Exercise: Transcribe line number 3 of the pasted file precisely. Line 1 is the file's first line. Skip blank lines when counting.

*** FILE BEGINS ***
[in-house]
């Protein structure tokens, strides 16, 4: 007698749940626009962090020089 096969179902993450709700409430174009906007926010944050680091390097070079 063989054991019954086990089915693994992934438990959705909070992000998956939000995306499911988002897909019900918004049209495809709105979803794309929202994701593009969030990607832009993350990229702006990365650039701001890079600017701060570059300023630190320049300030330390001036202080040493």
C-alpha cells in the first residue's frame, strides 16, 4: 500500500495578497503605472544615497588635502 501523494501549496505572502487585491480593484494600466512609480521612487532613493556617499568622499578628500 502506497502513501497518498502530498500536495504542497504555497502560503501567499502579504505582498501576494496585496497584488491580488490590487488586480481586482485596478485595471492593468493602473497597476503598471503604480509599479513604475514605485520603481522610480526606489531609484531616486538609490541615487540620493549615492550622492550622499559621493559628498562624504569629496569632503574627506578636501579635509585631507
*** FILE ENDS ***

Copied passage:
C-alpha cells in the first residue's frame, strides 16, 4: 500500500495578497503605472544615497588635502 501523494501549496505572502487585491480593484494600466512609480521612487532613493556617499568622499578628500 502506497502513501497518498502530498500536495504542497504555497502560503501567499502579504505582498501576494496585496497584488491580488490590487488586480481586482485596478485595471492593468493602473497597476503598471503604480509599479513604475514605485520603481522610480526606489531609484531616486538609490541615487540620493549615492550622492550622499559621493559628498562624504569629496569632503574627506578636501579635509585631507